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Scalar Definition: Scalars vs. Vectors (Difference Between Scalar and Vector)

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Scalar Definition / Difference Between Scalar and Vector

A scalar is a single real number that is used to measure magnitude (size). Scalars have magnitude or a numerical value, and not direction. They are the opposite of vectors, which have both a magnitude (or numerical value) and a direction. Real numbers like -0.1, .001, 1, 1.435, √13 are always scalars in matrix and linear algebra**; they cannot be vectors without a direction.
Examples of scalars: 10 m; 100 degrees F; 222 K/cal
Examples of vectors: 5 m/sec, North; 10 miles, West;
scalar vs vector

**In physics, some real numbers can be vectors. See “Can a Scalar be Negative?” below.

Scalar and Scalar Multiples in Linear Algebra

Scalars are used in matrix multiplication. When a matrix is multiplied by a number (a scalar), each element in the matrix is multiplied by that number to create a new matrix. In the following image, the matrix {9,3; 5,7} is multiplied by the scalar 2. The new matrix is called a scalar multiple. In this case, it’s a scalar multiple of 2.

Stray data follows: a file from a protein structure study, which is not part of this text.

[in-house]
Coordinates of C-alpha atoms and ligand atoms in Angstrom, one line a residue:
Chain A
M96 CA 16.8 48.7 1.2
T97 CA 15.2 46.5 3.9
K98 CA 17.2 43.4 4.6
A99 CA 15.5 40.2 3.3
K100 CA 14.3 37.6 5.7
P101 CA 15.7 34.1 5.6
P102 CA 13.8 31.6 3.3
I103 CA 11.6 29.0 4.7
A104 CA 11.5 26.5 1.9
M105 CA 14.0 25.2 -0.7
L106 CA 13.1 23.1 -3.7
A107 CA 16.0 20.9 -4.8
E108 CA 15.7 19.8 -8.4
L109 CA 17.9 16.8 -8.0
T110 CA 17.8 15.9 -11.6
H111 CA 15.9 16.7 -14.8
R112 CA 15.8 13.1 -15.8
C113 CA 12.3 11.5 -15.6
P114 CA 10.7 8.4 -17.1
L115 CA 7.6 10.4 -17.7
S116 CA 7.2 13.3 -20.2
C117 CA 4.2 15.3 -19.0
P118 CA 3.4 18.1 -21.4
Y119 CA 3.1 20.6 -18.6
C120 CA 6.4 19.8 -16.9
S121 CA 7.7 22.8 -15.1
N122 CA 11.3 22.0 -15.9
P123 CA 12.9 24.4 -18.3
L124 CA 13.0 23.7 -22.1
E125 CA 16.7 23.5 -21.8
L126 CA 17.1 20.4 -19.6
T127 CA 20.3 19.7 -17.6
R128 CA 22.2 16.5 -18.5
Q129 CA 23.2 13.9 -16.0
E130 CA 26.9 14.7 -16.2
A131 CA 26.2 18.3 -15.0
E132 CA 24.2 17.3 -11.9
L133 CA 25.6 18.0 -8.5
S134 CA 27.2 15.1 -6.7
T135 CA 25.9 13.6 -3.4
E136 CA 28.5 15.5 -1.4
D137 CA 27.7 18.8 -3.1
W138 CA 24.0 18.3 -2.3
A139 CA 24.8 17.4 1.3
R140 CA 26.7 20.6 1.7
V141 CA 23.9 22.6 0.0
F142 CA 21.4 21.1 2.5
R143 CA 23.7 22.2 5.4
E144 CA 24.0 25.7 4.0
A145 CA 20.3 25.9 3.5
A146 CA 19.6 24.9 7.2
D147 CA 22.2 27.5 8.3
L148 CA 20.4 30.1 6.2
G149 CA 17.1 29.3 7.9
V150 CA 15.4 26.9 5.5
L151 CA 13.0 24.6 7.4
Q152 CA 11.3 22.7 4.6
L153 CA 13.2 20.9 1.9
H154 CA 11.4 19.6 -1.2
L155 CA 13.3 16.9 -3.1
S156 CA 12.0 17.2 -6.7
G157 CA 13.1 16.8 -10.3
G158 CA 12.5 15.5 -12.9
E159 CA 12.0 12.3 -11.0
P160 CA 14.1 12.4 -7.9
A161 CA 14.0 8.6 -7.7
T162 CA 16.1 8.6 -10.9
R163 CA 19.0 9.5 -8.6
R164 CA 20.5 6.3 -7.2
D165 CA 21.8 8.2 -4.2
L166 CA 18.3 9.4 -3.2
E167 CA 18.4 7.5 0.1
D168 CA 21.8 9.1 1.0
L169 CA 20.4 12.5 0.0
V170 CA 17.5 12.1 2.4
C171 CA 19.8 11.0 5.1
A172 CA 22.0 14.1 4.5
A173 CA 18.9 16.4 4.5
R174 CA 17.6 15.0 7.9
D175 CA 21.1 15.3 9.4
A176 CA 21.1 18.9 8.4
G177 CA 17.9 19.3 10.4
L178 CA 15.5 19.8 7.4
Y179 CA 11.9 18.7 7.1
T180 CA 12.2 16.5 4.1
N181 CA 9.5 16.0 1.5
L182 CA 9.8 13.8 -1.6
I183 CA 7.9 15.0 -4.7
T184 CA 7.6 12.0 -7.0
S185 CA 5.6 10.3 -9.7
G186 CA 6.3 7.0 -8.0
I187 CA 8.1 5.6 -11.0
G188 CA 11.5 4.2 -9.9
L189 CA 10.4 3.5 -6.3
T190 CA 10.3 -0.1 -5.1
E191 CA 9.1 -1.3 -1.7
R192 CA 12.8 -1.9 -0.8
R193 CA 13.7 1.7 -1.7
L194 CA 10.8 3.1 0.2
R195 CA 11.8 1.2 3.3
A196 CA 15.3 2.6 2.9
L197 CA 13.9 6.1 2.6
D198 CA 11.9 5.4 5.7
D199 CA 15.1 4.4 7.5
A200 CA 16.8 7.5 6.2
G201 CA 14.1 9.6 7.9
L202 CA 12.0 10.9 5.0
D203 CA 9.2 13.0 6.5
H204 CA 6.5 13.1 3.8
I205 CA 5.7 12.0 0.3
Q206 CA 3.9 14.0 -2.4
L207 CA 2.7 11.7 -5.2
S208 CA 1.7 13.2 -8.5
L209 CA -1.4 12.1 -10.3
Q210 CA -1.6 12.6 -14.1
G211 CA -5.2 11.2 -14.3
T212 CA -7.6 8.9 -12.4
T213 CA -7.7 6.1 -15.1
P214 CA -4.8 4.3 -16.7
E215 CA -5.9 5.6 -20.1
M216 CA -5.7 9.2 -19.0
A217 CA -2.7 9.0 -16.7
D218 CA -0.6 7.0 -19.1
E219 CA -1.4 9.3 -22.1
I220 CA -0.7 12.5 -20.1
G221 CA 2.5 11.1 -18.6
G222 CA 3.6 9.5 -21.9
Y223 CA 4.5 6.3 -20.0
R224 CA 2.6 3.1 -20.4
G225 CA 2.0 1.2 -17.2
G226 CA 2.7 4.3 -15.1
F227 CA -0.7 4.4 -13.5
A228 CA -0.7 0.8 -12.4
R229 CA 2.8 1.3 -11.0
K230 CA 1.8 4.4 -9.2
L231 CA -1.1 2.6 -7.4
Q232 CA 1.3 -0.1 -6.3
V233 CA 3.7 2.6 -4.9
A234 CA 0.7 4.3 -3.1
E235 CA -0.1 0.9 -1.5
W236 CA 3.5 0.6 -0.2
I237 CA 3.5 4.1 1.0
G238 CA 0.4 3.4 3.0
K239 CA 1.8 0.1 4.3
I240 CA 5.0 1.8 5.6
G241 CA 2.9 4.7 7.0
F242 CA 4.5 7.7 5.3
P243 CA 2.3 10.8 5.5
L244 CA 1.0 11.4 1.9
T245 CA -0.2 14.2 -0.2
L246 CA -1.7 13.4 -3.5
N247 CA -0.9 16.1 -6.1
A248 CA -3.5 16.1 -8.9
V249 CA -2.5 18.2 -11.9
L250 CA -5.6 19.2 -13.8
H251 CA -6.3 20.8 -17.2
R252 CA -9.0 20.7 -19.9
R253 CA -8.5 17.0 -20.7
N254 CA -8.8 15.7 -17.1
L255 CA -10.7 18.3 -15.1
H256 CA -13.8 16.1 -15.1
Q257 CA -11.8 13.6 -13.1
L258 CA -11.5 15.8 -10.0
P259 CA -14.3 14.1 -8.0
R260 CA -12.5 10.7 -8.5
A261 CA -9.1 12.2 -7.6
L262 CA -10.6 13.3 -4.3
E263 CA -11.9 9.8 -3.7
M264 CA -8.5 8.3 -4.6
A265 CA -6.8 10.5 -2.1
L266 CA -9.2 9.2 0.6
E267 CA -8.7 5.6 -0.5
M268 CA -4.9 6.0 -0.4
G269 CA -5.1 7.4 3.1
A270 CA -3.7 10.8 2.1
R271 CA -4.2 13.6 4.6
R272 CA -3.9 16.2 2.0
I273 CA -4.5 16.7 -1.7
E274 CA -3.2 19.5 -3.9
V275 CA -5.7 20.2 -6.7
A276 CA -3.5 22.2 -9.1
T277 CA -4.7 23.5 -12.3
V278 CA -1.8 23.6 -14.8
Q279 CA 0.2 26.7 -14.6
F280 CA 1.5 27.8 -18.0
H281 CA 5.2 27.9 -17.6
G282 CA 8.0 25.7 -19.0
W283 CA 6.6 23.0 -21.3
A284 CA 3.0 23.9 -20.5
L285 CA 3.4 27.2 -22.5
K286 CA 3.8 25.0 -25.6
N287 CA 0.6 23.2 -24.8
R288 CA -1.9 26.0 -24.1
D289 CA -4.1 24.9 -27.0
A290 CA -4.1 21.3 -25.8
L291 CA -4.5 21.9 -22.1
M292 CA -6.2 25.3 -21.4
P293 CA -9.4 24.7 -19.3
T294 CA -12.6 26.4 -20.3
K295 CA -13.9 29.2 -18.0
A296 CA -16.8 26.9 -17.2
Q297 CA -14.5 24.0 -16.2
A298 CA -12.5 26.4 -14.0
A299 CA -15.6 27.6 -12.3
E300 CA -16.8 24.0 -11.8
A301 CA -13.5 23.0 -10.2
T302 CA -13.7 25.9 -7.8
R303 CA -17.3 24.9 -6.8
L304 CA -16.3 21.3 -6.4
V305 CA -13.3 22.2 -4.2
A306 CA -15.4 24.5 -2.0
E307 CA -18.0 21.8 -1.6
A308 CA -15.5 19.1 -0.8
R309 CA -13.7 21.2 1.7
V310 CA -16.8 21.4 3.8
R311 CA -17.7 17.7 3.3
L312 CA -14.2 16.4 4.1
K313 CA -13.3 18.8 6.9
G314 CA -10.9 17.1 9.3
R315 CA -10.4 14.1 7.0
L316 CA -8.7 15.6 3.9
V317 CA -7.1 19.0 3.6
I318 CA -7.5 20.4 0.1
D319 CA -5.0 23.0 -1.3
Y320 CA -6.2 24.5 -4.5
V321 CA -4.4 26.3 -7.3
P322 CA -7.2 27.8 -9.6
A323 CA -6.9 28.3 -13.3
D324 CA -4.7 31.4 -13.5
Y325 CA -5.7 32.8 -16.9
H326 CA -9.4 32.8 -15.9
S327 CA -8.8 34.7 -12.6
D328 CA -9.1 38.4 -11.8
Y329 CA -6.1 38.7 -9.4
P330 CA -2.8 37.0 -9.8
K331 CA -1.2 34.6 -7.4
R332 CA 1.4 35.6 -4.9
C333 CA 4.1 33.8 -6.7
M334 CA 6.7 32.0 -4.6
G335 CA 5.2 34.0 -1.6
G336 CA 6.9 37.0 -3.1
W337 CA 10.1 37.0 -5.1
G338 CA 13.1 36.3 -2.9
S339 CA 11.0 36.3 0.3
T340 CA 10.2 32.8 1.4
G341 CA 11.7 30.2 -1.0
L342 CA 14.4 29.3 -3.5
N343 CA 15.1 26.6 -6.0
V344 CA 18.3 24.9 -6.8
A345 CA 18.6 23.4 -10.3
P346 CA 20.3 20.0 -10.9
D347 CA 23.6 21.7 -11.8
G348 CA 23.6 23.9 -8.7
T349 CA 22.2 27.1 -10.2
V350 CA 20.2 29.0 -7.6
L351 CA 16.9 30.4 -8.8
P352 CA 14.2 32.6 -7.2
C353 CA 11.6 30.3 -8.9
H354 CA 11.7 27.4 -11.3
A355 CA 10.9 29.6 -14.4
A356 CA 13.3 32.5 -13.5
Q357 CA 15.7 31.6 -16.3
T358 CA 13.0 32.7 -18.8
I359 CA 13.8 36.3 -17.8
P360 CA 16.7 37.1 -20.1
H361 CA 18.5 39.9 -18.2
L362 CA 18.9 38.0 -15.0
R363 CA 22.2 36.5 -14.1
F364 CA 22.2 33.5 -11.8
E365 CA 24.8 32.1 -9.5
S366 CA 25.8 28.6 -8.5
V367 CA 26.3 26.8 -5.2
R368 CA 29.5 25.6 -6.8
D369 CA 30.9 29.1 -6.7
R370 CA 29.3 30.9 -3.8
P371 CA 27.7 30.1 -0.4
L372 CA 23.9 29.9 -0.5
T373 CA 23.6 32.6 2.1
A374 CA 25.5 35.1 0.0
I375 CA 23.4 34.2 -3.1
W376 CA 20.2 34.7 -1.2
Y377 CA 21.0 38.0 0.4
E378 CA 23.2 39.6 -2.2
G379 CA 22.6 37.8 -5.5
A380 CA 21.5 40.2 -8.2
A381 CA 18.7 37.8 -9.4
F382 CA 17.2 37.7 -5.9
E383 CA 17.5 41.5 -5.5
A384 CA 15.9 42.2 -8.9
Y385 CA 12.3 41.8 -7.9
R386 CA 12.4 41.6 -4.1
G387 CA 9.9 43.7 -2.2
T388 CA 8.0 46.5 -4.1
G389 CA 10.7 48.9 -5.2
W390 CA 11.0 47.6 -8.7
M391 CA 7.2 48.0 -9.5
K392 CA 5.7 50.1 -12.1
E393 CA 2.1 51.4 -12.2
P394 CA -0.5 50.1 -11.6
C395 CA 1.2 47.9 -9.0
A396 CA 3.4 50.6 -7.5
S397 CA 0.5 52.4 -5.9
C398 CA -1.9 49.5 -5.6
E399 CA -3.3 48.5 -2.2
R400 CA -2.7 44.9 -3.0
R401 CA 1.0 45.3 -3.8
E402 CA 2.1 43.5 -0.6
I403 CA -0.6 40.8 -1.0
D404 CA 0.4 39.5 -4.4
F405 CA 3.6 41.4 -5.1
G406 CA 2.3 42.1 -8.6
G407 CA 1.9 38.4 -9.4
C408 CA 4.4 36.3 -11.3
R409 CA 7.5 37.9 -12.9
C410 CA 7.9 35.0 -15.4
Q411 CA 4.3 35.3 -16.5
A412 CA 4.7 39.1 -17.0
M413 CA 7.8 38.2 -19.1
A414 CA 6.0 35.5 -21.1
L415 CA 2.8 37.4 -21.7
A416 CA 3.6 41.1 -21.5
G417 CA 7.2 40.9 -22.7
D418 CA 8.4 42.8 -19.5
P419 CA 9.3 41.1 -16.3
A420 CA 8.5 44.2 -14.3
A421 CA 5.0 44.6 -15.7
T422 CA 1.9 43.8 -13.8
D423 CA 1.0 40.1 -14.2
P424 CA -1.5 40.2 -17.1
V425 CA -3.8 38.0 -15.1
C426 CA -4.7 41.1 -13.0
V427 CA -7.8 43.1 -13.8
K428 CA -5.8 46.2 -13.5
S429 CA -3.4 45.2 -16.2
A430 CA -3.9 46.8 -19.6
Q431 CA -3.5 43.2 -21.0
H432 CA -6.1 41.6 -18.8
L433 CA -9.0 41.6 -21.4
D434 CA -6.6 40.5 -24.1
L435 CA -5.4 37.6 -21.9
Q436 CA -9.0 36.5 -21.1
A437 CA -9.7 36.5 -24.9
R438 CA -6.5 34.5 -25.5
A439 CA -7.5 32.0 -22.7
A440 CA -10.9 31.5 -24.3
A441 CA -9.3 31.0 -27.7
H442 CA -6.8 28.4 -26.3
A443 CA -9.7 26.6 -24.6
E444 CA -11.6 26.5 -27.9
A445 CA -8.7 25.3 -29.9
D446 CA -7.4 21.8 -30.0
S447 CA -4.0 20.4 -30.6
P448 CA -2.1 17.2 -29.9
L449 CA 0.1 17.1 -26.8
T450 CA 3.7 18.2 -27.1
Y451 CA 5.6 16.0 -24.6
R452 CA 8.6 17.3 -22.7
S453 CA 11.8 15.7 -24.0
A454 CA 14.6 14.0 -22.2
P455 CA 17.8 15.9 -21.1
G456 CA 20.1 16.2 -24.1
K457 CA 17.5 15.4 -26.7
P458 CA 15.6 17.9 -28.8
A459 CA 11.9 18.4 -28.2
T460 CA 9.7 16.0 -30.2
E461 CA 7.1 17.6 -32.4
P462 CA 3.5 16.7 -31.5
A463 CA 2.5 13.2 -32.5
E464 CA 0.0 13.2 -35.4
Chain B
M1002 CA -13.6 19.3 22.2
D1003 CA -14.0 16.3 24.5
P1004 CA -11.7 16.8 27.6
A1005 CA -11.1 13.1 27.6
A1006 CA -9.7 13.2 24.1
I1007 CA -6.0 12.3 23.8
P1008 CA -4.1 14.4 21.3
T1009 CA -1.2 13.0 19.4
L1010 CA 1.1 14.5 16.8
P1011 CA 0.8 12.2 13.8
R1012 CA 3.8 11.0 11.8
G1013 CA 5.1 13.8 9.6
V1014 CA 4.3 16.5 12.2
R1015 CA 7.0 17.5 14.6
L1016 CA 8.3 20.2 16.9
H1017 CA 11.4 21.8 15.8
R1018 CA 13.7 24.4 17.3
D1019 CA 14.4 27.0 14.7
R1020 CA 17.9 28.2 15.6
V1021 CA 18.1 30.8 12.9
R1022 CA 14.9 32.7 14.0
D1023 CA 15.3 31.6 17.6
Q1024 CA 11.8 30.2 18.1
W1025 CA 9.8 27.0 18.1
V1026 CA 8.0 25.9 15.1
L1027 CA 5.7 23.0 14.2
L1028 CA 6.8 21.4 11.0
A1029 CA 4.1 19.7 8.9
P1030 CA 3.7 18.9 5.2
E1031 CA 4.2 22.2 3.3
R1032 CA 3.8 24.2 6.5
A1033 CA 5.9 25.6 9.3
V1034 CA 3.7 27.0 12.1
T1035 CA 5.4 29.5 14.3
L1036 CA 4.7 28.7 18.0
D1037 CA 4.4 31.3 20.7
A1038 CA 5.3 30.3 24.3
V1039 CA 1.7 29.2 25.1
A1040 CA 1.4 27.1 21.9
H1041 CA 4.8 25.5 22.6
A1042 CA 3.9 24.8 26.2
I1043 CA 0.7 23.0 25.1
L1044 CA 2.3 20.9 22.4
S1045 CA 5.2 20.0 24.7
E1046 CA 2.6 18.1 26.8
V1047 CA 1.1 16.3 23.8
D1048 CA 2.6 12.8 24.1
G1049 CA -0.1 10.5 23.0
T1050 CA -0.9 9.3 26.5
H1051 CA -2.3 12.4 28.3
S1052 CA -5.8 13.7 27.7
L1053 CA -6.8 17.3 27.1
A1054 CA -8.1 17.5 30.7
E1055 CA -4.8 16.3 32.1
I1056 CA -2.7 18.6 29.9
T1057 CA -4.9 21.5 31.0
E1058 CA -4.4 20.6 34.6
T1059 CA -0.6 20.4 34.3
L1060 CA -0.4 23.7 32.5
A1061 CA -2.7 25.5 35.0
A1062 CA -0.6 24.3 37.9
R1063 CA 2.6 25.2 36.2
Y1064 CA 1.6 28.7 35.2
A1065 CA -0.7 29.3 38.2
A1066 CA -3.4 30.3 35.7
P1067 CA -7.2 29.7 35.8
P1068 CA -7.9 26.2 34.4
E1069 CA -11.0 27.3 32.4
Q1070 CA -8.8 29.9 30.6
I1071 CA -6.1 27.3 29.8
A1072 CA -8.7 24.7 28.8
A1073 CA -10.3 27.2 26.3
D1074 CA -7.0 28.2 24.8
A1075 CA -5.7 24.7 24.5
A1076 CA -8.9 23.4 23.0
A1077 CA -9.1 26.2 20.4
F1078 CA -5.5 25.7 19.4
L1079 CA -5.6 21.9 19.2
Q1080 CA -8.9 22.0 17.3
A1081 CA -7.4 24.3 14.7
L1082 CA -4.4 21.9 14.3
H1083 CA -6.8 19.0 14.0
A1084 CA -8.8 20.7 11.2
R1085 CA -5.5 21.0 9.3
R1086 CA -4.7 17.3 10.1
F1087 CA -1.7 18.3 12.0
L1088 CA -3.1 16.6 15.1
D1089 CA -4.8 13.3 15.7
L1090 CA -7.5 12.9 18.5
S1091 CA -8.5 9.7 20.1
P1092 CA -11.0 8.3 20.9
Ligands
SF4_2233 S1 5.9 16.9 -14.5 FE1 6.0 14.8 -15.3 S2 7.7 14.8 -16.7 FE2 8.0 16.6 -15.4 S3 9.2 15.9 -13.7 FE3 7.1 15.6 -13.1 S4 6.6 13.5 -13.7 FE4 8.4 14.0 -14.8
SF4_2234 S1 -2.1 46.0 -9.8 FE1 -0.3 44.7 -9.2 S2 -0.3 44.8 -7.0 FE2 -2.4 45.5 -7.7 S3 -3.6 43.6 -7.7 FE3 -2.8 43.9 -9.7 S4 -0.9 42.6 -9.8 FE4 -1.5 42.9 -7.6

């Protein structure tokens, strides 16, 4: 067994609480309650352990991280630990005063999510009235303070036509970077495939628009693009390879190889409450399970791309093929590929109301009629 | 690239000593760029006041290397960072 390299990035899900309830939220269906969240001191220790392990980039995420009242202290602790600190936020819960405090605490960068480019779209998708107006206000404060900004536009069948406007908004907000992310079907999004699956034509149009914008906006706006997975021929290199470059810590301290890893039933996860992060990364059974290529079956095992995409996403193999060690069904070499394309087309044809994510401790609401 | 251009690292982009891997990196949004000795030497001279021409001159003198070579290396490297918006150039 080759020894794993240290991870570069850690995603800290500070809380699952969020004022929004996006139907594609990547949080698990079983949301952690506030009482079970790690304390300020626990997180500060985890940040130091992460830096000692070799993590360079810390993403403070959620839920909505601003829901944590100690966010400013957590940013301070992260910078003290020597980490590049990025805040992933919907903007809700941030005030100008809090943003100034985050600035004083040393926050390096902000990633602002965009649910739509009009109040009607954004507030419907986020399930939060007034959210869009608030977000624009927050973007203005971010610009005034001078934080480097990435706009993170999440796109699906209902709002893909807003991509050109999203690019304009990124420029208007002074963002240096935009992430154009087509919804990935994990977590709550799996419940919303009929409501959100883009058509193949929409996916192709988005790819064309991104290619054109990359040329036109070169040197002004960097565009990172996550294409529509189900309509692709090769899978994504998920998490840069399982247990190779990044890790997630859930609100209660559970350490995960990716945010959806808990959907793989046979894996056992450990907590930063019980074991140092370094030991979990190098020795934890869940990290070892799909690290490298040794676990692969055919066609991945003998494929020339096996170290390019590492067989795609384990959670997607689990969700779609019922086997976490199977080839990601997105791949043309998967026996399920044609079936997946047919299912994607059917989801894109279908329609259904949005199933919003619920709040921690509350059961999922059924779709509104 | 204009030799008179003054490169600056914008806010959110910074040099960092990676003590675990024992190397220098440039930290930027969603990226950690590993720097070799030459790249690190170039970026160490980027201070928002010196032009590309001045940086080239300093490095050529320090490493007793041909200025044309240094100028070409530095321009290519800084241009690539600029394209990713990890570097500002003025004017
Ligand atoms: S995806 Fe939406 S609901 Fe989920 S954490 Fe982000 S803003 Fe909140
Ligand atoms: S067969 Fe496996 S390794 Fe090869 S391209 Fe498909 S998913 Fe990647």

scalar definition

Can a Scalar be Negative?

A number like -10 can be a scalar or a vector depending on what situation you are using it in. In linear algebra, scalars can be negative. A negative scalar like -10 would result in a vector in the opposite direction. In physics, scalars and vectors are defined by what happens to them during rotations. Direction is sometimes denoted with a + or – to mean the positive or negative direction relative to a reference point. In this situation, -10 would not be a vector as -10 would mean 10 units in the negative direction from the reference point. To avoid confusion, the word “scalar” in physics is sometimes limited to complex numbers.

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